Thankfully, many businesses are now waking up to the fact that robust measures for support need to be in place. But after rising concerns that more women are leaving work due to menopause symptoms, the Equality and Human Rights Commission (EHRC) recently issued guidance on menopause in the workplace, highlighting that employers could be sued if they are found not to be making reasonable adjustments for those who qualify. For businesses who have not yet caught up with best practice, and have not yet changed their processes and implemented the correct policy, they must catch up quickly to ensure they do not face both legal and financial challenges down the line.

Menopause best practice for businesses 

There’s no doubt that generally there is a lack of information and education about the menopause, and it’s arguable that this is causing many of the challenges we’re seeing the workplace when it comes to lack of support. There are whole host of misconceptions around the condition too, including the age menopause begins and some of the common symptoms. In fact, symptoms are often wide ranging and can be both physical and mental. Furthermore, the severity of symptoms and lack of understanding can lead to misdiagnosis of lots of other conditions, including depression and early onset Alzheimer’s.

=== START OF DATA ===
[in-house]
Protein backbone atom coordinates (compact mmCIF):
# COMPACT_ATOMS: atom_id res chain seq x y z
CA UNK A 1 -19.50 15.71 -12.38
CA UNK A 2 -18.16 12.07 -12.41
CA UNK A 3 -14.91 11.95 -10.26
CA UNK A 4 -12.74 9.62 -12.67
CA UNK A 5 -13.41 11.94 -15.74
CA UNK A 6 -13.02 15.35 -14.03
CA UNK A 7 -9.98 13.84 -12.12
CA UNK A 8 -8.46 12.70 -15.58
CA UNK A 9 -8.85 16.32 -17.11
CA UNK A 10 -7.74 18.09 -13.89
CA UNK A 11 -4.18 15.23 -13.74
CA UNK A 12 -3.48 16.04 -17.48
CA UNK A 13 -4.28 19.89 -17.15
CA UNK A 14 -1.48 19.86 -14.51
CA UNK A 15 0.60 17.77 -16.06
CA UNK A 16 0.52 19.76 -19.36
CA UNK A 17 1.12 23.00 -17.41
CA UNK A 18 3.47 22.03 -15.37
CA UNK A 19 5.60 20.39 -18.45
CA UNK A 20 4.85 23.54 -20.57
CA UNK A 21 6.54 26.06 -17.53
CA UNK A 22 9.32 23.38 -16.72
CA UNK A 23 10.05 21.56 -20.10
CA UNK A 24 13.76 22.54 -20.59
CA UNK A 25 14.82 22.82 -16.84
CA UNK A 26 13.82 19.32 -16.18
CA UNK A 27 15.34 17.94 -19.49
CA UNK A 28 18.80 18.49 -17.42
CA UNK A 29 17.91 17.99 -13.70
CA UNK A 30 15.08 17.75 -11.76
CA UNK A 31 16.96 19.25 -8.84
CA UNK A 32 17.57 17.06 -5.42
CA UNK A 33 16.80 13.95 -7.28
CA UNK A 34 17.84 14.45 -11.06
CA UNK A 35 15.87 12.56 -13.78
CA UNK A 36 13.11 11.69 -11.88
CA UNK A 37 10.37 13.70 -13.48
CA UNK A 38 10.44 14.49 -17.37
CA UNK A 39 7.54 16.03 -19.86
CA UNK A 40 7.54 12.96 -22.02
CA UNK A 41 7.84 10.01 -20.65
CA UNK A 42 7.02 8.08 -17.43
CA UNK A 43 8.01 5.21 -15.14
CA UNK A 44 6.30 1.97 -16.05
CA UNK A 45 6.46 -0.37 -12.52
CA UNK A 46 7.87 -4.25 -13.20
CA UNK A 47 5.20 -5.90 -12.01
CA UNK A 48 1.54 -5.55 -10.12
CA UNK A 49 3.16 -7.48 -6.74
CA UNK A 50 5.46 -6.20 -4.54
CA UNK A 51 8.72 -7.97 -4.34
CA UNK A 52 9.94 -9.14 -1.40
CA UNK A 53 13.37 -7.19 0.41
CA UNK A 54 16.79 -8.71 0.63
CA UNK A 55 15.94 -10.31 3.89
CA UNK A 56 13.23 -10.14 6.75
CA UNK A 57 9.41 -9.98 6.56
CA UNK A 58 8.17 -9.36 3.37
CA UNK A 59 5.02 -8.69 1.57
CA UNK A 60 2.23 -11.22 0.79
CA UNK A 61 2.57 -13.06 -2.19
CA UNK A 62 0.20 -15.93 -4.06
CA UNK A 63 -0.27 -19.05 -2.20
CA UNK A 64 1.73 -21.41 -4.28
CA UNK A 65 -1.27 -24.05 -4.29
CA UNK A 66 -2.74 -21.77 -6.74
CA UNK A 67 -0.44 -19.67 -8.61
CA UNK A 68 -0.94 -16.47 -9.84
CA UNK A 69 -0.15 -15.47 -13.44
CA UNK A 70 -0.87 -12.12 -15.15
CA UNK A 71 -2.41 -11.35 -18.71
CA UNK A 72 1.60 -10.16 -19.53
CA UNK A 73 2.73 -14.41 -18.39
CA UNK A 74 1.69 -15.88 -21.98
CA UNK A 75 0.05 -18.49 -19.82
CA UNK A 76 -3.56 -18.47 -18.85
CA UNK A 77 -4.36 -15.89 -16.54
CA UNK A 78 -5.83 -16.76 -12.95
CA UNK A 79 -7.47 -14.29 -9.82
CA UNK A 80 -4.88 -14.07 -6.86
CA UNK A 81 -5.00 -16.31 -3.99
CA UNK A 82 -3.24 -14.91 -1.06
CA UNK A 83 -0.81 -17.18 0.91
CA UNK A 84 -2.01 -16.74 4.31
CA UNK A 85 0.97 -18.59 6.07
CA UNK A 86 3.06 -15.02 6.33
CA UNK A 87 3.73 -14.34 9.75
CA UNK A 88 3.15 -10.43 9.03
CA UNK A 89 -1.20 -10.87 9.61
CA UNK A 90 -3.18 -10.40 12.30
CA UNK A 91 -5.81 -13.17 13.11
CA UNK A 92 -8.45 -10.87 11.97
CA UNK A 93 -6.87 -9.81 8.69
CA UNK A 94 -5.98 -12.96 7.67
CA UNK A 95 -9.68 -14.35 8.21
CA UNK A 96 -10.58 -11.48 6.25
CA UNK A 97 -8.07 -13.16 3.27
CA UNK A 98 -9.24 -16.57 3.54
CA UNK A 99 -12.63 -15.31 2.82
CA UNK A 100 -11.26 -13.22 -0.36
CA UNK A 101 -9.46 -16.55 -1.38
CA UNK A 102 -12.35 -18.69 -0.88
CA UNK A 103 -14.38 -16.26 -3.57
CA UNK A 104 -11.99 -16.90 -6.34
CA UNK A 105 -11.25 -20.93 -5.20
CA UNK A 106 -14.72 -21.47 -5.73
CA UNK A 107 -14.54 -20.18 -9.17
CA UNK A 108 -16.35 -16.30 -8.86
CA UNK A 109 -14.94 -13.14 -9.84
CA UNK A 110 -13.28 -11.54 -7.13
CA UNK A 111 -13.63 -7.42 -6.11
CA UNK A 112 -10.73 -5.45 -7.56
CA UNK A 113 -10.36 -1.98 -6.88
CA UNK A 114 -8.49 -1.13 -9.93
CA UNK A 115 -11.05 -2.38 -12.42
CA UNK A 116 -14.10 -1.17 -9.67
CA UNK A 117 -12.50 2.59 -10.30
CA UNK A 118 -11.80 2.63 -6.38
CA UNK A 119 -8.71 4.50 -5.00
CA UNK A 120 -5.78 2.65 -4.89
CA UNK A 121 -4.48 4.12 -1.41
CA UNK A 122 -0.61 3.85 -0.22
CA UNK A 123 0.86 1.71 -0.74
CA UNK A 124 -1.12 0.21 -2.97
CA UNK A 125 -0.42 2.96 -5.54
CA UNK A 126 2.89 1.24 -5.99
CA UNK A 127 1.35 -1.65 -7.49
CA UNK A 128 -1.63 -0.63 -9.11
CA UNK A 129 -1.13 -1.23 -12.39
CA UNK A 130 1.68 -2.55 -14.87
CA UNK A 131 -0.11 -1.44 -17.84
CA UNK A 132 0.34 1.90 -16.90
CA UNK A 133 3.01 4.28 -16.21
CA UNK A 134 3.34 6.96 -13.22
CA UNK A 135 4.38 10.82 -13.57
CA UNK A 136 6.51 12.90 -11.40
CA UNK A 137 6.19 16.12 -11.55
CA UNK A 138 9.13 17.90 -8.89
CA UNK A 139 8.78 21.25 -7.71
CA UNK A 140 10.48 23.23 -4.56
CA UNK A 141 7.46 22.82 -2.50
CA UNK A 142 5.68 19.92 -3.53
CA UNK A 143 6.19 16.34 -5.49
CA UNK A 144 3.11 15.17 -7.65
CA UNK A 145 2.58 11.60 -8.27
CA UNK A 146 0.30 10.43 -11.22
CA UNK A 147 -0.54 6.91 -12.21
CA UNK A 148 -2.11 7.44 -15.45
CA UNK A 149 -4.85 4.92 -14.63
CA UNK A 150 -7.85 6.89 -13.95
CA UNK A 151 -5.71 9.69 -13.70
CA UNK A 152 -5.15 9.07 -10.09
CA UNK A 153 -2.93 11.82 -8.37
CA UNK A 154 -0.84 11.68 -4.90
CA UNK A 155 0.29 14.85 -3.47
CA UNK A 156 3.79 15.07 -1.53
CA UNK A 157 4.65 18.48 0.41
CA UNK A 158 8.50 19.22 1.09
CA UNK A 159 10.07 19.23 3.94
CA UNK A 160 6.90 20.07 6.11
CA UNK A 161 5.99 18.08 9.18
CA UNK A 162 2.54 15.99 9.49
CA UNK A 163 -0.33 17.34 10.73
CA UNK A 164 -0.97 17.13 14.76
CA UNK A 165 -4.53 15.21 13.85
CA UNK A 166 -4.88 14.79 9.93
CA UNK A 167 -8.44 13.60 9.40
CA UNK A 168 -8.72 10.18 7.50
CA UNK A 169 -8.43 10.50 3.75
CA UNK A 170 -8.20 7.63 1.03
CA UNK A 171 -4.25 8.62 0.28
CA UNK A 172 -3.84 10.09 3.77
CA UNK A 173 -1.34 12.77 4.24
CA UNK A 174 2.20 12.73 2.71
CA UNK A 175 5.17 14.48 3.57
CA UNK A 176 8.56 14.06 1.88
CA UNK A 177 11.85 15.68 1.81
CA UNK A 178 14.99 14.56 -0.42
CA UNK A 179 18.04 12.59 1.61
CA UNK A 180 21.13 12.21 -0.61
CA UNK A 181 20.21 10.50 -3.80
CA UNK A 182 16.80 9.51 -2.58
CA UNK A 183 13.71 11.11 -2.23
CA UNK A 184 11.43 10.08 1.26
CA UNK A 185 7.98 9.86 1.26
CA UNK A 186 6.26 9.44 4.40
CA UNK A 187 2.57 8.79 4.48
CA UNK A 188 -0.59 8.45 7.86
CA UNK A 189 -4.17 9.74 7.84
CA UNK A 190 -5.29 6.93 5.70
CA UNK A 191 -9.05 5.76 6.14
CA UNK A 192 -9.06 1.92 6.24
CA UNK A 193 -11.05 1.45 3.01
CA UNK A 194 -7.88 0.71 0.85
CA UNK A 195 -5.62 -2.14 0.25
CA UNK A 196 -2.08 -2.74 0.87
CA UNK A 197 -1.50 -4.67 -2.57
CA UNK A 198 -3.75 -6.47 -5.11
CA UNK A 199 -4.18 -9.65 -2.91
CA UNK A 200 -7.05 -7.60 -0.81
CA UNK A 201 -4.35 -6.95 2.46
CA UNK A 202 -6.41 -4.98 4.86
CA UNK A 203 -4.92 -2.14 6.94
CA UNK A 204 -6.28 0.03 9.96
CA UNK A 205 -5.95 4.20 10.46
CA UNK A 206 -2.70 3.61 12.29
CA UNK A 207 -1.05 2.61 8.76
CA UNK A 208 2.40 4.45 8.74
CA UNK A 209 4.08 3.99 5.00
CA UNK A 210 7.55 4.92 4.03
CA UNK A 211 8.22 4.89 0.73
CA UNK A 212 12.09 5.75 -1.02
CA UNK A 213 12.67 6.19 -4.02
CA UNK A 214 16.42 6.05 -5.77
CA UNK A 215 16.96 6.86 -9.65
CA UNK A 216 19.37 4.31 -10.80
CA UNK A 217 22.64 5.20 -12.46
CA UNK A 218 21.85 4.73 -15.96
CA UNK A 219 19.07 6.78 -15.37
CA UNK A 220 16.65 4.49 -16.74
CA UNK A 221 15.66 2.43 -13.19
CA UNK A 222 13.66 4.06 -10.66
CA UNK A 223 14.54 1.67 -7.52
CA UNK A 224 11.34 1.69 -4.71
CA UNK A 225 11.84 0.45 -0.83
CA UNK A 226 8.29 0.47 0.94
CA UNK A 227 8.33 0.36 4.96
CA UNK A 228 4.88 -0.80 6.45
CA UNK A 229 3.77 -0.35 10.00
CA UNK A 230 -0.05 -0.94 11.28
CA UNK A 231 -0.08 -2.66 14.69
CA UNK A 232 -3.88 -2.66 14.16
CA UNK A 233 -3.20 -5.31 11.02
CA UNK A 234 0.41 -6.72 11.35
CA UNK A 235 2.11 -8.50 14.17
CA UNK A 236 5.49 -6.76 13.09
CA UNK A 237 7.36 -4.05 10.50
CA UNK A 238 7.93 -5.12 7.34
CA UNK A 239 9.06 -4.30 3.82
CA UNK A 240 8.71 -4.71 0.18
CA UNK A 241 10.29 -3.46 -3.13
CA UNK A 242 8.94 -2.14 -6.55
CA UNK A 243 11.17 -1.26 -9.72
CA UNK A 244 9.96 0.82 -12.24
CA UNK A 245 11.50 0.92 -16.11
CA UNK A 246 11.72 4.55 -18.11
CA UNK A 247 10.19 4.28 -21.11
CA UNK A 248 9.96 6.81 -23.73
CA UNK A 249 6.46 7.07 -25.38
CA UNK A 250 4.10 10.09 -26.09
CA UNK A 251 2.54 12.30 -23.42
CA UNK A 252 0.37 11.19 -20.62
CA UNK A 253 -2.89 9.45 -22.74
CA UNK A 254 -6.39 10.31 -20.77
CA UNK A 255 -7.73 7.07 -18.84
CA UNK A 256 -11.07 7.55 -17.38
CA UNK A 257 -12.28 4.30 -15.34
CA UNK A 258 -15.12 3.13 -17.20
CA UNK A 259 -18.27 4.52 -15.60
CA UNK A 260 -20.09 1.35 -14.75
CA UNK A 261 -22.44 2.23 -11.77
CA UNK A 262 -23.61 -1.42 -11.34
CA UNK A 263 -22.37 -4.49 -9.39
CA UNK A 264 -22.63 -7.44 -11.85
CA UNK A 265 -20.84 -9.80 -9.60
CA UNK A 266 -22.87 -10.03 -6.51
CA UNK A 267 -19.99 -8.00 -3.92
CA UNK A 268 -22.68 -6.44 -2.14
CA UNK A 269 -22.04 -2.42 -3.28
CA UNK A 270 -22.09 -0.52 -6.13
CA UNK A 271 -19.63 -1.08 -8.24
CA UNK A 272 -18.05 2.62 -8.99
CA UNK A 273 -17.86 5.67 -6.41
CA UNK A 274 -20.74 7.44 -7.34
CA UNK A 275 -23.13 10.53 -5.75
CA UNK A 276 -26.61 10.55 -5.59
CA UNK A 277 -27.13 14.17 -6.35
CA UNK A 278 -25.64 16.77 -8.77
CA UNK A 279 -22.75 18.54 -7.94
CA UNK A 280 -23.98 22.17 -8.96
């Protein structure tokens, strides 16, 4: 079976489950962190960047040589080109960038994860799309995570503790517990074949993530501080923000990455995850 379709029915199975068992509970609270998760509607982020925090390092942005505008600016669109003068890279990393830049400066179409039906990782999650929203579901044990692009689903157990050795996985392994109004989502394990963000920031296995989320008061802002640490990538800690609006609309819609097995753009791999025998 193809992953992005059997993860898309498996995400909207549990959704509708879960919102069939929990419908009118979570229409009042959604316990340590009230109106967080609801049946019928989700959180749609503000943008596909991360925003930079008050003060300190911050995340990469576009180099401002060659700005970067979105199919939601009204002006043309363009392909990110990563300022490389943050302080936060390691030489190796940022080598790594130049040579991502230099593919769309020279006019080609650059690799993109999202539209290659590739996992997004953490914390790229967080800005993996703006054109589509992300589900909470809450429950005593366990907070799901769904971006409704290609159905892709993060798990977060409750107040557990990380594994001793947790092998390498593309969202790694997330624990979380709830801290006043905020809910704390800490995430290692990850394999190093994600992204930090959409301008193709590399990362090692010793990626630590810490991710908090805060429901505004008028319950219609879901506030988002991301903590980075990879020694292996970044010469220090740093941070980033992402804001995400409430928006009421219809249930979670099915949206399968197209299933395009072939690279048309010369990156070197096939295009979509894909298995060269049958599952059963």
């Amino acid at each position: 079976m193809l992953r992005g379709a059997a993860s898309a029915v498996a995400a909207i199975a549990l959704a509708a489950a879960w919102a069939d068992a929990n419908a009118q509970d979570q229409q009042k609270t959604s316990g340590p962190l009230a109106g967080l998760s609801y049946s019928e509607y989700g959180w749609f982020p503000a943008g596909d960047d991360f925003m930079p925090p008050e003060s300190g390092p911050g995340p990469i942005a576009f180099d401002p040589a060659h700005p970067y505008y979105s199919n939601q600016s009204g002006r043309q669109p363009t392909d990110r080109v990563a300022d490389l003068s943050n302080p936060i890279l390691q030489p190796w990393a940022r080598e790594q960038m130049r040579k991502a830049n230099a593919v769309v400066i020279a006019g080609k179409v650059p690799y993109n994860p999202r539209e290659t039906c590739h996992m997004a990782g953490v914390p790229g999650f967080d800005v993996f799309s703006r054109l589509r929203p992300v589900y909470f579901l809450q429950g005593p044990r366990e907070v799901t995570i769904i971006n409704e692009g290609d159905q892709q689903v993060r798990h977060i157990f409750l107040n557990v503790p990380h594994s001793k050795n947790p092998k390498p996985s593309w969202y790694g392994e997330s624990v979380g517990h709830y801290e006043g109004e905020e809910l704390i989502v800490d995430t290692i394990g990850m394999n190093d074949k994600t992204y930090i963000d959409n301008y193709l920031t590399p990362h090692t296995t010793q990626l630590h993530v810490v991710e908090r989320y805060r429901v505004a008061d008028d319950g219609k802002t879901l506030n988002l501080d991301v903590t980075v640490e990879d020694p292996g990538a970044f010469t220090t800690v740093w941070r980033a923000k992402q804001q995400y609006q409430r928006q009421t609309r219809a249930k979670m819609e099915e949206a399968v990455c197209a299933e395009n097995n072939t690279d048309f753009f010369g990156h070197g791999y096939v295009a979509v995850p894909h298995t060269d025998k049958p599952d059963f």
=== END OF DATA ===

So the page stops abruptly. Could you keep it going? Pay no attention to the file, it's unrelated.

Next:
To ensure that the correct support can be provided and that any issues can be addressed sensitively, employers should ensure they are introducing comprehensive training sessions for all staff around the menopause and the impact it can have. This should include a breakdown of all the symptoms that can arise and how women can access the appropriate support.